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Knowingly underbidding a federal contract could amount to a false claim, resulting in a claim under the False Claims Act

The recent 9th Circuit federal appeals case of Nyle J. Hooper vs. Lockheed Martin Corp. confirmed that a bidder could be subject to a false claims action under the federal False Claim Act (?FCA?) after knowingly underbidding a cost-plus bid.

The FCA (1 U.S.C. ??3729 et seq.) allows the government and/or third parties to file claims against bidders who make false claims for government funds. In Hooper, Lockheed bid on a space related contract, which was let out as a cost plus award fee contract, under which the contractor was reimbursed for costs incurred, and paid periodic ?award fees? based on performance

Bidders for the contract had to provide an estimate of costs as a part of their bid. Lockheed was awarded the contract after providing a bid estimate of $432.7 million, but ended up being paid over $900 million. A disgruntled Lockheed engineer whistleblower made a qui tam claim under the FCA, alleging Lockheed had intentionally underbid the project.

Lockheed filed a motion for summary judgment on the basis that their bid figure was simply an estimate of future costs, and not a direct claim for payment. Lockheed characterized its estimate to a mere opinion or prediction.

The court disagreed, citing other FCA cases establishing that carrying out a fraud-in-the-inducement against the government could amount to a false claim, and then held that knowingly underbidding on a contract was a form of a false claim under the FCA.

The court then examined the evidence of intentional underbidding presented by the qui tam claimant, which included evidence that Lockheed lowered its bid from initial estimates without regard to actual cost, and that Lockheed employees were asked by management to simply change the cost in the bid, even though the change in cost was not based on any engineering judgment. The appeals court ruled that this was sufficient evidence to overcome Lockheed?s summary judgment, and ordered that the claimant be allowed to proceed.

If found liable, Lockheed could be subject to an award of damages equal to the government?s losses resulting from the fraud (likely calculated by estimating what the government would have paid another bidder for the contract ? no easy feat), civil penalties, and a debarment from federal contracting.

This case highlights the perils of bidders and contractors playing ?fast-and-loose? with the numbers when seeking government funds during public works contracting.

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Have You Given Proper Notice of The Delay? California Appellate Court Permits Assessment of Liquidated Damages Due to Contractor?s Failure To Give Notice of Delay.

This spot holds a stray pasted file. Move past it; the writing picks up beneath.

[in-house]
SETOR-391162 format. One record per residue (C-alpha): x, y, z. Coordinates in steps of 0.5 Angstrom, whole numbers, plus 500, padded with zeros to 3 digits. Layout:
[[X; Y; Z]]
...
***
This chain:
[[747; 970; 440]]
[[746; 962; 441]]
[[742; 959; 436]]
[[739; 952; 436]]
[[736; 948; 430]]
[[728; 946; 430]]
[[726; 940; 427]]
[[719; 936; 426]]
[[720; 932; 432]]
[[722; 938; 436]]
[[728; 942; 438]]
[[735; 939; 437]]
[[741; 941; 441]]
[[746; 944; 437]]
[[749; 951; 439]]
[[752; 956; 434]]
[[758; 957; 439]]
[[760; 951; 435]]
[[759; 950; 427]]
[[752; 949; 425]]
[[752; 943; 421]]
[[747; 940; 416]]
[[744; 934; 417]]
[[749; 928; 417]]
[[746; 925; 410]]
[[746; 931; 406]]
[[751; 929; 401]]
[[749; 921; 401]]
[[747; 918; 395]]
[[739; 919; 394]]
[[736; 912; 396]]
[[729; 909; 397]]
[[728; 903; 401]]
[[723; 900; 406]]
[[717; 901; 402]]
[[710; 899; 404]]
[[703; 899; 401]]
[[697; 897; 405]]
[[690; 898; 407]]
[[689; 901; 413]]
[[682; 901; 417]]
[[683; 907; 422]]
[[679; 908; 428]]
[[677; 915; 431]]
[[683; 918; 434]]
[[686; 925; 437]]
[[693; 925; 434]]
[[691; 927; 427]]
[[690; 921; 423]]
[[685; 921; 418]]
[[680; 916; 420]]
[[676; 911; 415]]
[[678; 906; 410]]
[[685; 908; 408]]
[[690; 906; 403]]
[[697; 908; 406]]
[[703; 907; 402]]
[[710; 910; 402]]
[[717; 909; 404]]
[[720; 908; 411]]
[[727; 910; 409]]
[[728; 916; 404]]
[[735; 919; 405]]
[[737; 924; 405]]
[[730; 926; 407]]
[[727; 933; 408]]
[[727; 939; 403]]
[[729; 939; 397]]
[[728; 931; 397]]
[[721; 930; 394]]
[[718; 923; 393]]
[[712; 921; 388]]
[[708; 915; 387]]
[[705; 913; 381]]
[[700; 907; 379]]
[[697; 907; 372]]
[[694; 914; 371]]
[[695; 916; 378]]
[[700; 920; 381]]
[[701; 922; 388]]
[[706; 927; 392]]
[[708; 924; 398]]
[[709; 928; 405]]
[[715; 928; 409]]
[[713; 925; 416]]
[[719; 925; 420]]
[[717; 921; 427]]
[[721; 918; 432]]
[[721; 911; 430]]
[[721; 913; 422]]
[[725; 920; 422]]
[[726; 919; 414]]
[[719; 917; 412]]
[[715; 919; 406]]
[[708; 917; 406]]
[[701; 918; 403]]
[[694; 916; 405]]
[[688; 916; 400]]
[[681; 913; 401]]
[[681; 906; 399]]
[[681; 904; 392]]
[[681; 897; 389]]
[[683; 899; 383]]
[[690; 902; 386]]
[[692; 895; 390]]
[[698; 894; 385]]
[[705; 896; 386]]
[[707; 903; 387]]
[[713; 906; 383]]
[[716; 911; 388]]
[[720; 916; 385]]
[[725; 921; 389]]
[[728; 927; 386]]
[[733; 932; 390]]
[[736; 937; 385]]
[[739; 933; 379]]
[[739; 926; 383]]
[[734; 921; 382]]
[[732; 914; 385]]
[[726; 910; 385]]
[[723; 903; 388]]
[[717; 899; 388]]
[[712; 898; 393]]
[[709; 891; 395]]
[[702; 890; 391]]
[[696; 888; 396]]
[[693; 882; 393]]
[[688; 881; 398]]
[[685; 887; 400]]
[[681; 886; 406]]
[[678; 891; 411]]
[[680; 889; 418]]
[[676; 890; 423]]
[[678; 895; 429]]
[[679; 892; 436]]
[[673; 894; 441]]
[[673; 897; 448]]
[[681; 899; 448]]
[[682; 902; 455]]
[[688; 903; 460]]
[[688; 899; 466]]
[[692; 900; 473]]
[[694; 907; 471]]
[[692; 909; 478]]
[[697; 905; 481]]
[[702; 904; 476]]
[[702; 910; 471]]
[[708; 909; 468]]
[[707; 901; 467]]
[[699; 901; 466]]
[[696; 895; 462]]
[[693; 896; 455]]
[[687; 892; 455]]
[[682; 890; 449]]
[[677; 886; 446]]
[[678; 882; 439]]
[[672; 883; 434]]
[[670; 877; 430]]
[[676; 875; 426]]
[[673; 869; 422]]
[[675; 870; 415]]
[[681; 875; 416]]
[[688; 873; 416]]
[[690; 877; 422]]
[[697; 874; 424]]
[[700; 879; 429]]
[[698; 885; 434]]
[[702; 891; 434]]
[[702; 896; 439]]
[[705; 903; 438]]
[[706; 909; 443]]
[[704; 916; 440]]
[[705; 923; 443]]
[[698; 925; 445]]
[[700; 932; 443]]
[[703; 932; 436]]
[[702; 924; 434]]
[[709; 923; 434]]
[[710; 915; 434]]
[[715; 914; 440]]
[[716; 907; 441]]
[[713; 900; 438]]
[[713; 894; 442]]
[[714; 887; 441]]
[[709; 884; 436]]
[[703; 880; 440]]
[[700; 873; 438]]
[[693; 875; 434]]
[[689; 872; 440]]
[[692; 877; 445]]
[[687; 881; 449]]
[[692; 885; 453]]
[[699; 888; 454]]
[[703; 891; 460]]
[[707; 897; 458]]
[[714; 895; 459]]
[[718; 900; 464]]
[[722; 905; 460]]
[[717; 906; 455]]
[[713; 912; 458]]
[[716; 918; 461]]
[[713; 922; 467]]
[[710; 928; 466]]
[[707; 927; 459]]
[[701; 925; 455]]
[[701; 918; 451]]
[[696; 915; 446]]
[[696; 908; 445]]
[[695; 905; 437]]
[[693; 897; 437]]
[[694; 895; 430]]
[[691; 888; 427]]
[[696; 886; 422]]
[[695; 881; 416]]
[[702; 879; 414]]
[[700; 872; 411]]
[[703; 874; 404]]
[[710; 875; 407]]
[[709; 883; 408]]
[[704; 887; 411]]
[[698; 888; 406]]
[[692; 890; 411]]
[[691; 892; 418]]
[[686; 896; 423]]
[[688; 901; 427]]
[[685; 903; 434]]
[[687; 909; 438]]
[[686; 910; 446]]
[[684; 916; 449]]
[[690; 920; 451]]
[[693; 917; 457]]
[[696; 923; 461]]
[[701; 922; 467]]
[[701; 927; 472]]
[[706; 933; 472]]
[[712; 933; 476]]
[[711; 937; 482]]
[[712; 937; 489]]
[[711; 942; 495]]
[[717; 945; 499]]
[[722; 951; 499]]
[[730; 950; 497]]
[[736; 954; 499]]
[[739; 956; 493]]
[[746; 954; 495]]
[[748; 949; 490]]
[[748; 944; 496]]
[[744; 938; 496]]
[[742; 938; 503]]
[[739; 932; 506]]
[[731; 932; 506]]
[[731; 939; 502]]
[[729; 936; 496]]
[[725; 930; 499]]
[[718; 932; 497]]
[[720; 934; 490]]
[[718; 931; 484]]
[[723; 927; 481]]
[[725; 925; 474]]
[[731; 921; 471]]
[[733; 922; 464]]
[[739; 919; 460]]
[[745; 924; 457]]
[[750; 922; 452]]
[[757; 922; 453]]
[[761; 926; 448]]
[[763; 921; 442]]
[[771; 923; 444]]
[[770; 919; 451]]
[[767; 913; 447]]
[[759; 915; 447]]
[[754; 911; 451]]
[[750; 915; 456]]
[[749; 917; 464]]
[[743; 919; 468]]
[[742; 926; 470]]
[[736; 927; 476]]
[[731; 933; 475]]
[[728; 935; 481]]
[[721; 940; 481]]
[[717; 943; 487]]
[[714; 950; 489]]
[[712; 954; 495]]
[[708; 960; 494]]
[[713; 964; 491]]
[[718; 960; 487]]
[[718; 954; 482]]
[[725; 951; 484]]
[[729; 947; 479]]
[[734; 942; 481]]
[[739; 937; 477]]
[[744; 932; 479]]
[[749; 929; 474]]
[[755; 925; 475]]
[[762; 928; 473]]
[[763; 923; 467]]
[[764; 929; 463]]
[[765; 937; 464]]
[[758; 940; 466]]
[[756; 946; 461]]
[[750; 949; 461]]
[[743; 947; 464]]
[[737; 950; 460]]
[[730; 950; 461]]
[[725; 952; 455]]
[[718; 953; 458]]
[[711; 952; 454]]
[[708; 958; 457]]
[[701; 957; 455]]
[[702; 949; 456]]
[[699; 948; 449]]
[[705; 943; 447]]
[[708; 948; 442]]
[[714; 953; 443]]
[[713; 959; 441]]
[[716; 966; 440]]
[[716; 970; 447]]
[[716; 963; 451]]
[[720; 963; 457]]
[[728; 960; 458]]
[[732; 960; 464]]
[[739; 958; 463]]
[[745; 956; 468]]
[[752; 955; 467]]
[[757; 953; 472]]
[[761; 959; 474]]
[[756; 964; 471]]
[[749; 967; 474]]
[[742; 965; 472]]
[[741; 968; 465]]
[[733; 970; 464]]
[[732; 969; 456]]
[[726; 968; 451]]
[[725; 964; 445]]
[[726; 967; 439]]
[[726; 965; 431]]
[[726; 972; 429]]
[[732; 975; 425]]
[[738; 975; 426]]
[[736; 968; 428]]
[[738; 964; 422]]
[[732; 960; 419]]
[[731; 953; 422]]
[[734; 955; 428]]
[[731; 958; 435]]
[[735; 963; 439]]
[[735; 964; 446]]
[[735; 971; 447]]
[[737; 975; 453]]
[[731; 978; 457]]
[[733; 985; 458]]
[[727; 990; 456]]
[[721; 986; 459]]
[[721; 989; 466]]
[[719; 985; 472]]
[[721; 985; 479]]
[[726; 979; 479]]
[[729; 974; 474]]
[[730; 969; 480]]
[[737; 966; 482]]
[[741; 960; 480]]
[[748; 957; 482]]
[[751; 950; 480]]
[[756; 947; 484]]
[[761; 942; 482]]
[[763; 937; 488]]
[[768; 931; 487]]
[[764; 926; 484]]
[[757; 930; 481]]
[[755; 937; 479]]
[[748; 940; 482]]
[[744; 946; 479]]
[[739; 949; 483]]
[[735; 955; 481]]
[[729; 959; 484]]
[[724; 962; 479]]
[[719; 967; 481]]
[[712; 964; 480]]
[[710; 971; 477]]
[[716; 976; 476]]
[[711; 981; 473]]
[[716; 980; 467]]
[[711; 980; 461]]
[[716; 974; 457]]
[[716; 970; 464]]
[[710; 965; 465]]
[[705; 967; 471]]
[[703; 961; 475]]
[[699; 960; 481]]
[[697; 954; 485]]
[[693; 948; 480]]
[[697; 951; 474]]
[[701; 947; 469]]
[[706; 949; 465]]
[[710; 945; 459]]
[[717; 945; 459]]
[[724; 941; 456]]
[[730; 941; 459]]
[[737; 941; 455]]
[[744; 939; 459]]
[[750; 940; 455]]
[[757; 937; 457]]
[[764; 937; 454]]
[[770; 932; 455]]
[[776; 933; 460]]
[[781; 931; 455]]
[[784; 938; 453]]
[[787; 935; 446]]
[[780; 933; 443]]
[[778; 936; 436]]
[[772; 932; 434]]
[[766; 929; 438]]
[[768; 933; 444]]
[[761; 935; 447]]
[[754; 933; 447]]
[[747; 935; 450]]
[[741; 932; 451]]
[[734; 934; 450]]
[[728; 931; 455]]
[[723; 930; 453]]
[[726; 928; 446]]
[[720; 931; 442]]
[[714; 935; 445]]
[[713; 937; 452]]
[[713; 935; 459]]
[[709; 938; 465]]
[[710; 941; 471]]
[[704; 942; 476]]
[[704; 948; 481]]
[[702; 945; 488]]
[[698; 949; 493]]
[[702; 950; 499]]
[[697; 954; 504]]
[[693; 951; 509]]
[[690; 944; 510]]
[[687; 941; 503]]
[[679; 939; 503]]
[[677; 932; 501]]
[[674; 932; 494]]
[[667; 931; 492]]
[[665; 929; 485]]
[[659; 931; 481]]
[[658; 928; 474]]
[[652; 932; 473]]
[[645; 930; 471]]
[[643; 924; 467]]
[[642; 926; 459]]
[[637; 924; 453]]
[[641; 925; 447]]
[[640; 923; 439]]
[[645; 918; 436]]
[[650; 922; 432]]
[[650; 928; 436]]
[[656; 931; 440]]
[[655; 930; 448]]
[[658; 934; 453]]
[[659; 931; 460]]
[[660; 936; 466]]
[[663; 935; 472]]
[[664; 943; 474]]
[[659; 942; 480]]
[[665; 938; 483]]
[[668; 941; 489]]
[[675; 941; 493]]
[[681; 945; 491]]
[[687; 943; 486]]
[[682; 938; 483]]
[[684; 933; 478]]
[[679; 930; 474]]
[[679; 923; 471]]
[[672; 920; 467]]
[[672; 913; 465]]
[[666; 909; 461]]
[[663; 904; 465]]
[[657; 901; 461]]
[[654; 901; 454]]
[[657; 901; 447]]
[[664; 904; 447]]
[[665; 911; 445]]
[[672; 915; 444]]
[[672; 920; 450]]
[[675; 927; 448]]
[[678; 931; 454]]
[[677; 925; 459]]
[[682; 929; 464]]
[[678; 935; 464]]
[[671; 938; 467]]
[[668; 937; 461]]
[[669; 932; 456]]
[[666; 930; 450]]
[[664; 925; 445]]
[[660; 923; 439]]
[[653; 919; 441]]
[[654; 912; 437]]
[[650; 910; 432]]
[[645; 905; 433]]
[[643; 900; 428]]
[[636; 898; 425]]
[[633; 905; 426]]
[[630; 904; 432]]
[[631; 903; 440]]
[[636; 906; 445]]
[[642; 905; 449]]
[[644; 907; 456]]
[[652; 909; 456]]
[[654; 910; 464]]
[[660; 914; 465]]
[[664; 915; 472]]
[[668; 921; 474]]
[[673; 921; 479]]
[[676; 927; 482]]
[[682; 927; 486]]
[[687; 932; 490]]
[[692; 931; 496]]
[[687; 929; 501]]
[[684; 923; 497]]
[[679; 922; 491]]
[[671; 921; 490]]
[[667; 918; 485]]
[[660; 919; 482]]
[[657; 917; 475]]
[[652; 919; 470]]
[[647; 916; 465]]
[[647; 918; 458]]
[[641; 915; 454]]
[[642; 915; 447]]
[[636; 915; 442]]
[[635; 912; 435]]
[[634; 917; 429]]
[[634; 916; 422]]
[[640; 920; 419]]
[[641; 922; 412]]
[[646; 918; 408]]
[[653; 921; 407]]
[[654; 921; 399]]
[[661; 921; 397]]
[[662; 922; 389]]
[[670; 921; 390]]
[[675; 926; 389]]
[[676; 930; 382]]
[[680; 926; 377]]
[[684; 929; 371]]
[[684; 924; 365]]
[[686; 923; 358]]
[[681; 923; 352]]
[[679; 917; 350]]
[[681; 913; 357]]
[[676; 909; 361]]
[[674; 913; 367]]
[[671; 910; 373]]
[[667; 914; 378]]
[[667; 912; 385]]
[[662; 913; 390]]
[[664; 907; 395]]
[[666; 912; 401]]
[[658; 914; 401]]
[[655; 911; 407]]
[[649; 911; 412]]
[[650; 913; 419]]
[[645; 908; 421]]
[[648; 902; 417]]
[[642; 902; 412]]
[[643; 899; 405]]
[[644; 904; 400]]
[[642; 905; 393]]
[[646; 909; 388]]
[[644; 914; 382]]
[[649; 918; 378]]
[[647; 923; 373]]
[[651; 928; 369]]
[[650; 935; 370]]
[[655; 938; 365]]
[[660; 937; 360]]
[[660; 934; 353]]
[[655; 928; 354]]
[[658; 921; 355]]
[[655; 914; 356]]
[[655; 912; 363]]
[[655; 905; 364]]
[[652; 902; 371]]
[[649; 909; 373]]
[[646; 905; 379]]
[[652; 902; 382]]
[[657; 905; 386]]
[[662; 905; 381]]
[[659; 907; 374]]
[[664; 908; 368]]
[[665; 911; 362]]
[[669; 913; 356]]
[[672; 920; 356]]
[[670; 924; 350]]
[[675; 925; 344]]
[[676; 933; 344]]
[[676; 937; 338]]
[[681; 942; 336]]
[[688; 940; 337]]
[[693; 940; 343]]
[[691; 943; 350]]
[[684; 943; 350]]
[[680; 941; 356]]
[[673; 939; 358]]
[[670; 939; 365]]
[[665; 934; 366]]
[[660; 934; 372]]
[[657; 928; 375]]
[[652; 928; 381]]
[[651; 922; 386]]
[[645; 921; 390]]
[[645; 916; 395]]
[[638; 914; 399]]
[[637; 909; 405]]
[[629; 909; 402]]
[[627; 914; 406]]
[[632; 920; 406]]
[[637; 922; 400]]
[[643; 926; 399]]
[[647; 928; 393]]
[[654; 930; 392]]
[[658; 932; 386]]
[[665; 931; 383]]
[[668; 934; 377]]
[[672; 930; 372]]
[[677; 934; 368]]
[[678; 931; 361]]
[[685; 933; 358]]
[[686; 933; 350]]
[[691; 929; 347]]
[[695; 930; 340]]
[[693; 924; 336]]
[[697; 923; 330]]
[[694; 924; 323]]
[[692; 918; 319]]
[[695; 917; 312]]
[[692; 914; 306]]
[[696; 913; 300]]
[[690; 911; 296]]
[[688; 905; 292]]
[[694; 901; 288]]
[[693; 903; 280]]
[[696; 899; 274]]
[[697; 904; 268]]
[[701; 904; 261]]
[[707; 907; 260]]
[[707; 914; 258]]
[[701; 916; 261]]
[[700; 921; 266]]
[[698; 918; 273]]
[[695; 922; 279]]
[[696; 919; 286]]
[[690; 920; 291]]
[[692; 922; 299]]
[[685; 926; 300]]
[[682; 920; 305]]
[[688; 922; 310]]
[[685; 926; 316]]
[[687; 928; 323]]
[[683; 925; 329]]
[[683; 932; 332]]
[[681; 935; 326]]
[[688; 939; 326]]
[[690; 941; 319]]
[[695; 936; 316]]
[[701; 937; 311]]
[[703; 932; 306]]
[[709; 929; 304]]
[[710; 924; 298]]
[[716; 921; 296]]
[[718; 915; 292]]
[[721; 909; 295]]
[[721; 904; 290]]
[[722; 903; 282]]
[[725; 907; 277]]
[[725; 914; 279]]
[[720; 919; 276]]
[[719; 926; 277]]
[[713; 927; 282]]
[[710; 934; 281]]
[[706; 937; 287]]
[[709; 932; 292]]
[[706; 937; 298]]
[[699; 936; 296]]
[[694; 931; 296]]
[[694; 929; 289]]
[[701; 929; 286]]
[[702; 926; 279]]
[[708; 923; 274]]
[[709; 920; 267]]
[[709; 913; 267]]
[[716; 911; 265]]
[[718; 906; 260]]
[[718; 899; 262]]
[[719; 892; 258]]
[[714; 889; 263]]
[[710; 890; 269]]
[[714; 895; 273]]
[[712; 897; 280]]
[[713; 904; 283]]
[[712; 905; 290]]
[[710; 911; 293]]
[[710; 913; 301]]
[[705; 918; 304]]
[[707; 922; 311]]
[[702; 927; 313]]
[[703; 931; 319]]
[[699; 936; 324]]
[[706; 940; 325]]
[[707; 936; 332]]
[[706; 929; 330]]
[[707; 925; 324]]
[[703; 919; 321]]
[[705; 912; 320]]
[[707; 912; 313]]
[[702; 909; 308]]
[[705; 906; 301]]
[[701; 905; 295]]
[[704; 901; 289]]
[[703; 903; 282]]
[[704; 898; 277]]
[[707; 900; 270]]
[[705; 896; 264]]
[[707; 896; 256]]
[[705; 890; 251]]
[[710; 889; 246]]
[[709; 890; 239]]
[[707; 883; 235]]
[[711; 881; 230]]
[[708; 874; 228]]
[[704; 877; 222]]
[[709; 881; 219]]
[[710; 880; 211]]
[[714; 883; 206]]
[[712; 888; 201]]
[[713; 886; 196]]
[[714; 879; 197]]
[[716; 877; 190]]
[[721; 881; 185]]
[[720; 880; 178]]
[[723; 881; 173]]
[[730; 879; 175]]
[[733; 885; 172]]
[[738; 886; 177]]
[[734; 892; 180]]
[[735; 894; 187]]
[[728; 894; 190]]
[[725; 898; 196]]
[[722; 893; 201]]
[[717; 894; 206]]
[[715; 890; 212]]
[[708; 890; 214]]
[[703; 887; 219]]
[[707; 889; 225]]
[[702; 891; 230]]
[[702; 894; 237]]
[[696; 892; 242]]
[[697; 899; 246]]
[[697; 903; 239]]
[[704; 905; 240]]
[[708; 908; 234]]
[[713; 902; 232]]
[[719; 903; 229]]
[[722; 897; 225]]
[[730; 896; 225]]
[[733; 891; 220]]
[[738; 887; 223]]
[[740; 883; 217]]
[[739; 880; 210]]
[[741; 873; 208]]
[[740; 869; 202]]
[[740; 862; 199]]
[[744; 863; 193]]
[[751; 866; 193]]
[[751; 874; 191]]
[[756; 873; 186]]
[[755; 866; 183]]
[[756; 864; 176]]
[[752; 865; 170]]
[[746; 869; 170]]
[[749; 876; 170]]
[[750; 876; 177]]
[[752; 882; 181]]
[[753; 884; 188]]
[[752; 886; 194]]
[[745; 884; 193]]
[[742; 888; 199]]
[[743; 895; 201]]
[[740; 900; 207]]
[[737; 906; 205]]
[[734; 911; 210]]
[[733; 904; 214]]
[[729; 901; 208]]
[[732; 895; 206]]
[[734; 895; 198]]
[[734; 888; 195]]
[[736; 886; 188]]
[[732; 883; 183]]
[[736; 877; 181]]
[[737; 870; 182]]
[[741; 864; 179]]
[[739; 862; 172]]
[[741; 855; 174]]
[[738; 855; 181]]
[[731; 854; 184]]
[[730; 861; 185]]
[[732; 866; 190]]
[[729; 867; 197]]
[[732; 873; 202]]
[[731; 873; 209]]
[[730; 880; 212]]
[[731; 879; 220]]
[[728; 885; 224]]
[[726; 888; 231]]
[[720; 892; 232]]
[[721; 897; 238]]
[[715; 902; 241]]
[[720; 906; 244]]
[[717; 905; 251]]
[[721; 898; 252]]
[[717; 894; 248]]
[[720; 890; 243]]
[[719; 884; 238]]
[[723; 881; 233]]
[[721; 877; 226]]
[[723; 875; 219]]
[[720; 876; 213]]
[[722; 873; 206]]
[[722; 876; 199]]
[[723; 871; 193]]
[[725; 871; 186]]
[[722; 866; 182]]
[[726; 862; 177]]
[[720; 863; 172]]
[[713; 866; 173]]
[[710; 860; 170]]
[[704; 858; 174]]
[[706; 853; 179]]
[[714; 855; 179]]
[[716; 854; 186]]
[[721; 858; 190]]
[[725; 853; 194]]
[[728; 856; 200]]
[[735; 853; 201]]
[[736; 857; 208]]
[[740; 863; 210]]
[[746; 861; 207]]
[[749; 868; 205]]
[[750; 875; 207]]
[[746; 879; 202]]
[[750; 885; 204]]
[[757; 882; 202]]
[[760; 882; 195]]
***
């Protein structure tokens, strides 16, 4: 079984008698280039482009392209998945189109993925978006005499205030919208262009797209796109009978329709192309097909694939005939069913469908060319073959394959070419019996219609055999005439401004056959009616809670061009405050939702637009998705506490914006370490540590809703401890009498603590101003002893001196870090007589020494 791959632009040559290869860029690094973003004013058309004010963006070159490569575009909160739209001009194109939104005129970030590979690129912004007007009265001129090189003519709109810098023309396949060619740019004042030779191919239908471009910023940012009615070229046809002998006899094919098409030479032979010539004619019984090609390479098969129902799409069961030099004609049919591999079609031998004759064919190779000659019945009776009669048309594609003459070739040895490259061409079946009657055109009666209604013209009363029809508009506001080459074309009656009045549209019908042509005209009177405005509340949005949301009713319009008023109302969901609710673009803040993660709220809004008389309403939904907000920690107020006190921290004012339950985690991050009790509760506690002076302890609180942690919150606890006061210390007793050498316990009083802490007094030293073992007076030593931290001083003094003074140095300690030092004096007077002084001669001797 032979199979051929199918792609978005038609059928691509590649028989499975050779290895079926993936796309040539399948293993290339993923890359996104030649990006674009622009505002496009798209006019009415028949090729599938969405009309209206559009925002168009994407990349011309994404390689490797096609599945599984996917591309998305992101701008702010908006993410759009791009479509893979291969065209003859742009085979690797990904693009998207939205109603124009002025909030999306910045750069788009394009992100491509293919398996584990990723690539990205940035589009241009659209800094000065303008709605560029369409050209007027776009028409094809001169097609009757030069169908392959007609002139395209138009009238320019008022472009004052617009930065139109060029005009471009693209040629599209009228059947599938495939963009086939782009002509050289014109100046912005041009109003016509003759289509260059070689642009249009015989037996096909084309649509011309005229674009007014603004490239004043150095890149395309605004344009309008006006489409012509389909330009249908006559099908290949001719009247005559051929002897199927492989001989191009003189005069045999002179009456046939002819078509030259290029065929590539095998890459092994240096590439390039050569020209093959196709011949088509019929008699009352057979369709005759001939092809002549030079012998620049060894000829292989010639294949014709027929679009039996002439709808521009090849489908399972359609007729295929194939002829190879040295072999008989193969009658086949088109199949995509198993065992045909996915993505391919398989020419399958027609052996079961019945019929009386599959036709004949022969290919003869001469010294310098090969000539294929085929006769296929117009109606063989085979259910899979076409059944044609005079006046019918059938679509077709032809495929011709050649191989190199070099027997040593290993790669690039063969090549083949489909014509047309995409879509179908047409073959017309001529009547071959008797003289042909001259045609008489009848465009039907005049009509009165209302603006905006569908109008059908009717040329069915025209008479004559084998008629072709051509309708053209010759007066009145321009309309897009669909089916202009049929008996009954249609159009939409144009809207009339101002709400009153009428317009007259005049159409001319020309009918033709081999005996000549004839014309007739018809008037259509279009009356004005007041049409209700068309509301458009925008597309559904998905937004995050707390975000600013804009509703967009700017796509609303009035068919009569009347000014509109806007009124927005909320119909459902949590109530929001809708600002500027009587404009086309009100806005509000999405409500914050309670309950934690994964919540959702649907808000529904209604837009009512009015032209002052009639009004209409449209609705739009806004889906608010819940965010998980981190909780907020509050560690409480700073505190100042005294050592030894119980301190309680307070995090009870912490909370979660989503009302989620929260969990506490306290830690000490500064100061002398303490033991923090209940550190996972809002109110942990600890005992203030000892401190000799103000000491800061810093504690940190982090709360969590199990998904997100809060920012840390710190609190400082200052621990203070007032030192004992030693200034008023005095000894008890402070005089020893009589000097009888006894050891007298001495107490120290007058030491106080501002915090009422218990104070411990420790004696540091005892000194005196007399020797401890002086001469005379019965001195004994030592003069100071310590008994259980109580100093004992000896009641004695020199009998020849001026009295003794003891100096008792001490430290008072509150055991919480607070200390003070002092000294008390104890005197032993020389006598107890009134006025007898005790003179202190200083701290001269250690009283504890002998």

Posted by: Jonathan Bowne
January 03, 2012

In a recent case entitled Greg Opinski Construction v. City of Oakdale, 199 Cal.App.4th 1107 (2011) a California Appellate Court held that when a construction contract requires notice be given as a condition for getting an extension of time and notice is not given, the contractor cannot later claim that the delay was caused by the owner. This is noteworthy since it refutes prior precedent that allowed a contractor to assert that the liquidated damages should not be assessed since the public entity delayed the project during a period of owner caused delay.

This decision could have a significant impact on disputes concerning project delays and liquidated damages. While most sophisticated construction contracts include claim provisions relative to schedule extensions for non-contractor cause delays, these provisions are often time ignored by the parties. Many contractors operate under the assumption that regardless of the "fine print" in their contracts requiring notice of delay events, that ultimately a change order or favorable court judgment can eventually be secured so long as the contractor can prove that the owner (or non-contractor caused factors) caused the delay. The Opinski decision makes it clear that simply having the facts on your side is not enough, and that the technical requirements of the "fine print" claim provisions must be complied with.

See a more thorough article on this issue at our website, here.

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